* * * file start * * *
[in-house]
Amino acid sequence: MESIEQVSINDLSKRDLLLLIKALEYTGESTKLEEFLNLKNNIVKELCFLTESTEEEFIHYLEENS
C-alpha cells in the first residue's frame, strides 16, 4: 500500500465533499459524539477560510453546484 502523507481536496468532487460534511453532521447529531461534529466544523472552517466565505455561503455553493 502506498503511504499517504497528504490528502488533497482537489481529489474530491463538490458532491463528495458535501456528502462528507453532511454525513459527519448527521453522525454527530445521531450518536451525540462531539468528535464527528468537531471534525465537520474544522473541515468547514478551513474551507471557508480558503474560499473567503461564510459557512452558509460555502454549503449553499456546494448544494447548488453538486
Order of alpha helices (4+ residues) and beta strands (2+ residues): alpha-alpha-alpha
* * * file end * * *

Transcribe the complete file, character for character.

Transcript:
[in-house]
Amino acid sequence: MESIEQVSINDLSKRDLLLLIKALEYTGESTKLEEFLNLKNNIVKELCFLTESTEEEFIHYLEENS
C-alpha cells in the first residue's frame, strides 16, 4: 500500500465533499459524539477560510453546484 502523507481536496468532487460534511453532521447529531461534529466544523472552517466565505455561503455553493 502506498503511504499517504497528504490528502488533497482537489481529489474530491463538490458532491463528495458535501456528502462528507453532511454525513459527519448527521453522525454527530445521531450518536451525540462531539468528535464527528468537531471534525465537520474544522473541515468547514478551513474551507471557508480558503474560499473567503461564510459557512452558509460555502454549503449553499456546494448544494447548488453538486
Order of alpha helices (4+ residues) and beta strands (2+ residues): alpha-alpha-alpha